Research Article: Regression techniques employing feature selection to predict clinical outcomes in stroke

Date Published: October 19, 2018

Publisher: Public Library of Science

Author(s): Yazan Abdel Majeed, Saria S. Awadalla, James L. Patton, Yih-Kuen Jan.


It is not fully clear which measurable factors can reliably predict chronic stroke patients’ recovery of motor ability. In this analysis, we investigate the impact of patient demographic characteristics, movement features, and a three-week upper-extremity intervention on the post-treatment change in two widely used clinical outcomes—the Upper Extremity portion of the Fugl-Meyer and the Wolf Motor Function Test. Models based on LASSO, which in validation tests account for 65% and 86% of the variability in Fugl-Meyer and Wolf, respectively, were used to identify the set of salient demographic and movement features. We found that age, affected limb, and several measures describing the patient’s ability to efficiently direct motions with a single burst of speed were the most consequential in predicting clinical recovery. On the other hand, the upper-extremity intervention was not a significant predictor of recovery. Beyond a simple prognostic tool, these results suggest that focusing therapy on the more important features is likely to improve recovery. Such validation-intensive methods are a novel approach to determining the relative importance of patient-specific metrics and may help guide the design of customized therapy.

Partial Text

Recovering from stroke is a highly variable process [1] that is difficult to influence or predict. There are many clinical assessments to evaluate the state of a patient and gauge his or her long-term prognosis. Some assessments are sufficiently reliable [2], though there is no widely accepted gold standard [3, 4]. In practice, a battery of clinical evaluations are conducted, each used to assess a different aspect of a patient’s condition. Common assessment areas include: (1) motor ability, such as Fugl-Meyer [5]; (2) functional performance, such as Wolf Motor Function Test [6]; and (3) self-reported motor activity, as in the case of the Motor Activity Log [7] and the Functional Independence Measure [8]. There is no consolidated outcome measure that encompasses these disparate evaluations, and there is general consensus that a combination of assessments provides the best profile of a patient [9].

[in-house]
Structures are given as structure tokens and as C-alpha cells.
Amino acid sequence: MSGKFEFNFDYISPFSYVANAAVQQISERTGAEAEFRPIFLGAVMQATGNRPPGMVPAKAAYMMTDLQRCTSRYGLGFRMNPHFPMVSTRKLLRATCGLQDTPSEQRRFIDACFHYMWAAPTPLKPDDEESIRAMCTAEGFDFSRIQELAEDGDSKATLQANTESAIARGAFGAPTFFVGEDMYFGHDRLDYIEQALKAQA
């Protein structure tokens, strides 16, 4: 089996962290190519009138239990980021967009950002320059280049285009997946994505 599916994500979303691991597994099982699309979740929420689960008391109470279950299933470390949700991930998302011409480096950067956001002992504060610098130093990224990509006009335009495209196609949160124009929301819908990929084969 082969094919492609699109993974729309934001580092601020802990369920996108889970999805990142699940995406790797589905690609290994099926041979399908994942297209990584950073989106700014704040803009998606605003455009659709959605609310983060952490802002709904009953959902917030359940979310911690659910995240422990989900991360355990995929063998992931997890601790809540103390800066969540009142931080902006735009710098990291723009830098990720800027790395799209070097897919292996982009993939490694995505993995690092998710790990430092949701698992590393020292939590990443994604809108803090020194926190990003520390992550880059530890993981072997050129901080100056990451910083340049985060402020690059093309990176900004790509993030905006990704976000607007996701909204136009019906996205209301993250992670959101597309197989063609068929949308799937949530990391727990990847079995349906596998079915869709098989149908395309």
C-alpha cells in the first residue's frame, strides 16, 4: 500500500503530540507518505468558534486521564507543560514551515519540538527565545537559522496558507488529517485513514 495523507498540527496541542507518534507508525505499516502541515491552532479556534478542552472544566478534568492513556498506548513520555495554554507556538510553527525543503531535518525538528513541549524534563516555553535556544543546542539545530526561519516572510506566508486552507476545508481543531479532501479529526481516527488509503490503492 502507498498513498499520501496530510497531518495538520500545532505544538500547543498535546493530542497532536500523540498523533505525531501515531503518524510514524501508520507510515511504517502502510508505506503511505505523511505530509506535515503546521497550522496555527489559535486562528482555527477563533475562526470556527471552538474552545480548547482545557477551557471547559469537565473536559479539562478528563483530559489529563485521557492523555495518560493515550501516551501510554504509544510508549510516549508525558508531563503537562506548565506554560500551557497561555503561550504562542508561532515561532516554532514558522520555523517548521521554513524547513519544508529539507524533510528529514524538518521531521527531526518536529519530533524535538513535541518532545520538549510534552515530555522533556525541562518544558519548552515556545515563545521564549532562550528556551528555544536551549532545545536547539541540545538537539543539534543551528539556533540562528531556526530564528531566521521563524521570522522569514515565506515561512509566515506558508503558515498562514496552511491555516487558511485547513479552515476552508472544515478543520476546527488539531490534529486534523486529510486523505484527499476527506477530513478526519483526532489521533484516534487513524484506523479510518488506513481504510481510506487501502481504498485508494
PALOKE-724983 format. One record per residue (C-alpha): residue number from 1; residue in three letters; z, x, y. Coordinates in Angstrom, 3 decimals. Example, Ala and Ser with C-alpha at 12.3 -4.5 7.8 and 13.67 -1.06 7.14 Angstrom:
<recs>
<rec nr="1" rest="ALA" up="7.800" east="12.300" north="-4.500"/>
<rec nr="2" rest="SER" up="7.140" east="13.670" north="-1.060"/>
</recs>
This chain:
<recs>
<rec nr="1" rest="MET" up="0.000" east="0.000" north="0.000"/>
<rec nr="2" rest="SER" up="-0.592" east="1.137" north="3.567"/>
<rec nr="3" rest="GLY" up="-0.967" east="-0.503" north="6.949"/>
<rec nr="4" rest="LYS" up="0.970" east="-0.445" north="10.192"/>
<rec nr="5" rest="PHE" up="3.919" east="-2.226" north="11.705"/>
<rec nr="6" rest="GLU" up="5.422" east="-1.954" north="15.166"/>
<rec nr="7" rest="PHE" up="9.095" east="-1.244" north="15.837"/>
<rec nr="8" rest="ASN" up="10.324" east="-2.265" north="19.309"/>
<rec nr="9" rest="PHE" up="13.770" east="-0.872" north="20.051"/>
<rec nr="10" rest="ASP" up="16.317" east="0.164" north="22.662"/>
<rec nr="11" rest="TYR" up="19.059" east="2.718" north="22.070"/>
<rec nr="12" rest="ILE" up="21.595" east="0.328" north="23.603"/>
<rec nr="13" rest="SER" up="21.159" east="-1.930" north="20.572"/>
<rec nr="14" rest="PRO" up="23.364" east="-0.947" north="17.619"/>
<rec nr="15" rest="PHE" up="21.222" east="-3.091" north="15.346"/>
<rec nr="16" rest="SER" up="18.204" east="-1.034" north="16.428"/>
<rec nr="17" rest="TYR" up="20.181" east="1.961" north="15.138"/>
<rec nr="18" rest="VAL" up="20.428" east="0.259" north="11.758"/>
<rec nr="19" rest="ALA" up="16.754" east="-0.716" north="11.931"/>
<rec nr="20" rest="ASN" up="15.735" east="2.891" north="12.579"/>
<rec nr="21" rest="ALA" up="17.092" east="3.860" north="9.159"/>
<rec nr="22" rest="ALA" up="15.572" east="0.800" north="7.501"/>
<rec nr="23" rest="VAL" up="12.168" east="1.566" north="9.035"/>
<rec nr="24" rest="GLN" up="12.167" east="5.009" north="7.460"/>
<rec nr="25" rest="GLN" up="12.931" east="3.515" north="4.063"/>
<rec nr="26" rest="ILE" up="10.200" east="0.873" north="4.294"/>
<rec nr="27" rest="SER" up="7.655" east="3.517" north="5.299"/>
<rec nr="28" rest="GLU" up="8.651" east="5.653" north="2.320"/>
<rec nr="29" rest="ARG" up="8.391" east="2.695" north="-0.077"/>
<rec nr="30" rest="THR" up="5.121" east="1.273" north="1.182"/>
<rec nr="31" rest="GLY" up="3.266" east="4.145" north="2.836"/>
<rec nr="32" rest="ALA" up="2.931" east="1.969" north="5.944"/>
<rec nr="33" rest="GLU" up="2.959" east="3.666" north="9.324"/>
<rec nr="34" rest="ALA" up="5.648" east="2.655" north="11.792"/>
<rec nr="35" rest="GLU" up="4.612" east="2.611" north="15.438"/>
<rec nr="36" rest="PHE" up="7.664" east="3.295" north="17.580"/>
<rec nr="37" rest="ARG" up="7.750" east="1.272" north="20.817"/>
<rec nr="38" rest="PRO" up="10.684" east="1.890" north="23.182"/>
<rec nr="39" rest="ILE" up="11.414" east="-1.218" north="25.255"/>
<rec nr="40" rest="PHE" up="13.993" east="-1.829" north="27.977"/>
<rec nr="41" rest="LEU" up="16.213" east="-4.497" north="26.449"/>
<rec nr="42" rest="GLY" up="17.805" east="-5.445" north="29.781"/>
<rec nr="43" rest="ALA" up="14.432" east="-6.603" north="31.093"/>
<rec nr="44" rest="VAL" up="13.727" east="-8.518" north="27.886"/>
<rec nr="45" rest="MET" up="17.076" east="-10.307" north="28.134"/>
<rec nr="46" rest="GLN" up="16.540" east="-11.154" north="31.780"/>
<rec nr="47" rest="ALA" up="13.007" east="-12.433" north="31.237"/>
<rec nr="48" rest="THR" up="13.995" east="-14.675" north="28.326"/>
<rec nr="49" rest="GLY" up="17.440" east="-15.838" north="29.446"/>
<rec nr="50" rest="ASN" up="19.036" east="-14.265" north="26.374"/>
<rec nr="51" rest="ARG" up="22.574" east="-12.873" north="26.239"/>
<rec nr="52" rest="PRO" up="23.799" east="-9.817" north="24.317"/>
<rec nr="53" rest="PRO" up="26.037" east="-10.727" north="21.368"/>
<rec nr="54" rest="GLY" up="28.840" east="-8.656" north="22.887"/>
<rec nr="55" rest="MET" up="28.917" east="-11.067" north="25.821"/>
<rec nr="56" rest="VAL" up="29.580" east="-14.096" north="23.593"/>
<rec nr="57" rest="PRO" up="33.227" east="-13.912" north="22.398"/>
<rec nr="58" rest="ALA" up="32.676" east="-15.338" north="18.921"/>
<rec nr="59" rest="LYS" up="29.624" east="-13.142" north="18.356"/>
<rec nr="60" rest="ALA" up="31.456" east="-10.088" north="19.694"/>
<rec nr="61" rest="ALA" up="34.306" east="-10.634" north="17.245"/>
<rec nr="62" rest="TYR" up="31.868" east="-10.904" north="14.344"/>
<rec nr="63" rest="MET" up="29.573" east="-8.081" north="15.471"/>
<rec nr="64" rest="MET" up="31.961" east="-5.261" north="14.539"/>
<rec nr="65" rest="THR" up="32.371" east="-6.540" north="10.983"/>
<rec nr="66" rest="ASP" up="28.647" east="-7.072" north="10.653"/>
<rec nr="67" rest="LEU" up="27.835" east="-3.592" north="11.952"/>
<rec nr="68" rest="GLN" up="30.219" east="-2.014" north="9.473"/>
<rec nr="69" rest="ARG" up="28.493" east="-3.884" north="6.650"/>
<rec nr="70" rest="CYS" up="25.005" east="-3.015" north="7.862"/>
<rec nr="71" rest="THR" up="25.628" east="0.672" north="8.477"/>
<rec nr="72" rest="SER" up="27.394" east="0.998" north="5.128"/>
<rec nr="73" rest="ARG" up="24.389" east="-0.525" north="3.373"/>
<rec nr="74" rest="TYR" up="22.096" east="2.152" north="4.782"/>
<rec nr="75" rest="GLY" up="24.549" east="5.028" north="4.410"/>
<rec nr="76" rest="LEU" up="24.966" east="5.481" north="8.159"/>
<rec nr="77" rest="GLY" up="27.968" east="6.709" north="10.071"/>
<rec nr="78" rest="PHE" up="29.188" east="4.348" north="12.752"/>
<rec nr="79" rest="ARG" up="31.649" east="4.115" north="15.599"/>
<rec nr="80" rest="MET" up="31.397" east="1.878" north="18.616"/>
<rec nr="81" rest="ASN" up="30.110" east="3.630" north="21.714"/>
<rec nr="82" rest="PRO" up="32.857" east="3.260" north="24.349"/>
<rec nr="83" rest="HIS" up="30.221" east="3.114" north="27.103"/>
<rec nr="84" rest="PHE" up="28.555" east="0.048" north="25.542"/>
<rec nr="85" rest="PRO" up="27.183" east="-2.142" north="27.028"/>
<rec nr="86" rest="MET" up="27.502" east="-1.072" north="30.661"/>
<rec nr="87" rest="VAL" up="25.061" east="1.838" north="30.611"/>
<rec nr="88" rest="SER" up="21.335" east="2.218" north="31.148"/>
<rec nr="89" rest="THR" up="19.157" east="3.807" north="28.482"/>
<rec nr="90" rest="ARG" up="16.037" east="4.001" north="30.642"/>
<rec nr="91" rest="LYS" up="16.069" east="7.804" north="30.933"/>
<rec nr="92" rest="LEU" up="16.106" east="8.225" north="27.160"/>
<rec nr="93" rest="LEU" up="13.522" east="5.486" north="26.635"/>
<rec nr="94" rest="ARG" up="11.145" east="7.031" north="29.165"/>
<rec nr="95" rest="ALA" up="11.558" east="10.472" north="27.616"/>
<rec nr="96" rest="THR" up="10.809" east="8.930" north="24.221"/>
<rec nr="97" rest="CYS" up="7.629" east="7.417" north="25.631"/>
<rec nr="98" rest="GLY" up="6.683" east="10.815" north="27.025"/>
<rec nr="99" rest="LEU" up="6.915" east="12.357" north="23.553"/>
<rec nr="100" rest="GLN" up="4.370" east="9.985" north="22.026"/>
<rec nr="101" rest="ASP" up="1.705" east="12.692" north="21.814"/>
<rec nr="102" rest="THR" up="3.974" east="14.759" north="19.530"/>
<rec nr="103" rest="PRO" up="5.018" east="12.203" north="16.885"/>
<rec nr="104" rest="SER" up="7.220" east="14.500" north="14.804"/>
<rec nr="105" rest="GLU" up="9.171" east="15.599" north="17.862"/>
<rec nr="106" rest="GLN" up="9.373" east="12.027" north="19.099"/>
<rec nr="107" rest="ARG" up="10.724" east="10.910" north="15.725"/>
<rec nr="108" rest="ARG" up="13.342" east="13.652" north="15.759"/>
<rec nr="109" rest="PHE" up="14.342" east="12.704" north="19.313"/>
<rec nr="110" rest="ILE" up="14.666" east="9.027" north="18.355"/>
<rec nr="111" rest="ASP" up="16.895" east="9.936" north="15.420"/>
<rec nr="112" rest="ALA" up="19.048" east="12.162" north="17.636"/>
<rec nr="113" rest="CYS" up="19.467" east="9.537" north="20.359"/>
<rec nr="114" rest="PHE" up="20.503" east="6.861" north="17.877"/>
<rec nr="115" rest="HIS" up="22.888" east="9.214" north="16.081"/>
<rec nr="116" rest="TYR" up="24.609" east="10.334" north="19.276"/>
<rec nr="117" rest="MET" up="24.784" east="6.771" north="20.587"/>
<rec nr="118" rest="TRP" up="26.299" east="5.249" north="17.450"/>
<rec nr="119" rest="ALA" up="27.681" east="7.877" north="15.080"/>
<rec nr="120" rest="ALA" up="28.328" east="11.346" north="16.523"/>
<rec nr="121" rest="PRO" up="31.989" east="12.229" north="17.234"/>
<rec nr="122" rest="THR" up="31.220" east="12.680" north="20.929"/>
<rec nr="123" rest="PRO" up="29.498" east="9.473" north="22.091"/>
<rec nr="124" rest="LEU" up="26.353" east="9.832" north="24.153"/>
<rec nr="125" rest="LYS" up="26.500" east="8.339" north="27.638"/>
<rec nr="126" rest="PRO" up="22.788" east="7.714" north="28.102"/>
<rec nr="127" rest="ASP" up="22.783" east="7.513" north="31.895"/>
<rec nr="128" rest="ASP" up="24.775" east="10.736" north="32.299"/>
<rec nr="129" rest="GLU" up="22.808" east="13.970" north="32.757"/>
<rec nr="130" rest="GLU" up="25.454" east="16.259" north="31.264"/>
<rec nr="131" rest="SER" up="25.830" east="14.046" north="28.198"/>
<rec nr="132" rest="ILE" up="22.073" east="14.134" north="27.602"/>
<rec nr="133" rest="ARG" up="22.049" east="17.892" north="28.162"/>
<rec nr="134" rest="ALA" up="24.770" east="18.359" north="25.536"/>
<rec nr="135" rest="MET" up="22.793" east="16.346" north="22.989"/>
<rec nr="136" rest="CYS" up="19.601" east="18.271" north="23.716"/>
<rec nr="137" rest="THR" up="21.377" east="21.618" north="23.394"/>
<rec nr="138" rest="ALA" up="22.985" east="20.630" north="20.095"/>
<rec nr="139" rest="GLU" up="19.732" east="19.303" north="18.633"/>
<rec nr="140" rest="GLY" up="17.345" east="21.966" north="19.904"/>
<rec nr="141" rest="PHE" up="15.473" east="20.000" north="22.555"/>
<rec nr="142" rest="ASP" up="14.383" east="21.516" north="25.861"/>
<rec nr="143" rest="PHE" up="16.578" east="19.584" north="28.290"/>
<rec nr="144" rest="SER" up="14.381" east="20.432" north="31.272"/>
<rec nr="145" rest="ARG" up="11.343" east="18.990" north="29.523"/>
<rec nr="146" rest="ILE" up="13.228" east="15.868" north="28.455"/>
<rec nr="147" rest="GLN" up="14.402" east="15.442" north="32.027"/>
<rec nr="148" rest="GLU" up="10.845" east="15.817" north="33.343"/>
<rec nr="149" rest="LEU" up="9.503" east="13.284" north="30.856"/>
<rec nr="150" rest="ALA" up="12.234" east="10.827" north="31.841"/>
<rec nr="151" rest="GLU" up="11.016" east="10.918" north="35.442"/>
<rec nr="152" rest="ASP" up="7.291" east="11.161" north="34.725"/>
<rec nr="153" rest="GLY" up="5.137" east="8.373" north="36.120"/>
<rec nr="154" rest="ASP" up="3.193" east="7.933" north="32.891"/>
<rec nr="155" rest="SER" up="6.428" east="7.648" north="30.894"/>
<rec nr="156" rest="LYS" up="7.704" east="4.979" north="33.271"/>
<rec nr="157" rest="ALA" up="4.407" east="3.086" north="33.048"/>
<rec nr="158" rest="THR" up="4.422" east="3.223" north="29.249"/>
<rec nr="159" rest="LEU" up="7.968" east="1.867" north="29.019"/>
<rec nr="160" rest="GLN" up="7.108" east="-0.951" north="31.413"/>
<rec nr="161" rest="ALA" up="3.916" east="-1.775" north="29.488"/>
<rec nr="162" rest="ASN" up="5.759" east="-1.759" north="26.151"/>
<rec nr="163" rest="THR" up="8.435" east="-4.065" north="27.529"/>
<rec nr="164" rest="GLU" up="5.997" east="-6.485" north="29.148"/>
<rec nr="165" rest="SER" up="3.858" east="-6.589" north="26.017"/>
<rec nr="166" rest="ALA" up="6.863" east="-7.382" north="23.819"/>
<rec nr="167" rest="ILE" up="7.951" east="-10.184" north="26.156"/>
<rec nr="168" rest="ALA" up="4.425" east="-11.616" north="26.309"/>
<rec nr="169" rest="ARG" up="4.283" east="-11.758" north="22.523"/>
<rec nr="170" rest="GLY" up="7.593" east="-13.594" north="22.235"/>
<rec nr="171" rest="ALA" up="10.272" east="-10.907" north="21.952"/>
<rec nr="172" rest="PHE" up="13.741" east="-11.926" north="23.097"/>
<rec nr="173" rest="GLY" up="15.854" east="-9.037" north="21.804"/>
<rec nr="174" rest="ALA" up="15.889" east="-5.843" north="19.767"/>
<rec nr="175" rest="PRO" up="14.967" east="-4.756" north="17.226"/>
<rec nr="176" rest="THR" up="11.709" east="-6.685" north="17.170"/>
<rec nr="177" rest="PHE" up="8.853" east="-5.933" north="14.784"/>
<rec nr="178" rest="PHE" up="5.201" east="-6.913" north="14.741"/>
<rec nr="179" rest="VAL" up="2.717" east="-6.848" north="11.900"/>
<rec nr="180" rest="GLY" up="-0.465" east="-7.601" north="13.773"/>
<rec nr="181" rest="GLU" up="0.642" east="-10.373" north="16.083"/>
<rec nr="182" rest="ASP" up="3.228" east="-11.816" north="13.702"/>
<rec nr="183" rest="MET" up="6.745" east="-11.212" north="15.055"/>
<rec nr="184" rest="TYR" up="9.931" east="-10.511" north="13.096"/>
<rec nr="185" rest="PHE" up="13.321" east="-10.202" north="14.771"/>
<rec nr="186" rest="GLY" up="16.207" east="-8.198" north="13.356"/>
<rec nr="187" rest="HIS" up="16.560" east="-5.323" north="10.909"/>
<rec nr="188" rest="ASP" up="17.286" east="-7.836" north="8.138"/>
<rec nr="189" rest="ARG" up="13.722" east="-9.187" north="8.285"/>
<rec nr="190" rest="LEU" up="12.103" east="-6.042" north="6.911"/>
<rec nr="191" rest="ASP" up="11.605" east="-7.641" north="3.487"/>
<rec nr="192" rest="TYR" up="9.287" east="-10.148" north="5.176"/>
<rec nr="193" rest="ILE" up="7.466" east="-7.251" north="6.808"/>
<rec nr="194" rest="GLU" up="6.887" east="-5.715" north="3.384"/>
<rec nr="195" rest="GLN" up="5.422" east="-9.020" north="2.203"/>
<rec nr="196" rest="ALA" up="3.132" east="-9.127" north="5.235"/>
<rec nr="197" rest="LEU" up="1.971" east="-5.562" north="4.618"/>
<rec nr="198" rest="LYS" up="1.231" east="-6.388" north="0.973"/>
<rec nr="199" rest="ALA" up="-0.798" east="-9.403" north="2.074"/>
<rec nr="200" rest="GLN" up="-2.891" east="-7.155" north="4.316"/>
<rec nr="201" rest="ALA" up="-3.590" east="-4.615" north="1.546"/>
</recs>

Only some models were able to effectively predict clinical outcomes (WMFT and UEFM) using quadratic polynomials of the features given in Table 1, and pairwise interactions (see Methods). Next, we used only those successful models to identify and rank salient predictors of these clinical outcomes, and these rankings were consistent in 4-fold cross-validation with 100 repeats. These two steps are described in more detail in the sections below.

Changes in motor ability (UEFM) and motor function (WMFT) can both be predicted by our models. Change in WMFT is easier to predict since it is a continuous measure. Both changes in UEFM and WMFT can be linked to specific movement features as well as patient demographics and clinical characteristics. Our validation approach also allowed us to measure the certainty of our findings. Since we are unable to affect demographics or clinical characteristics, features that we can influence during rehabilitation are the most critical. This work suggests that speed would be a good first target for further study.




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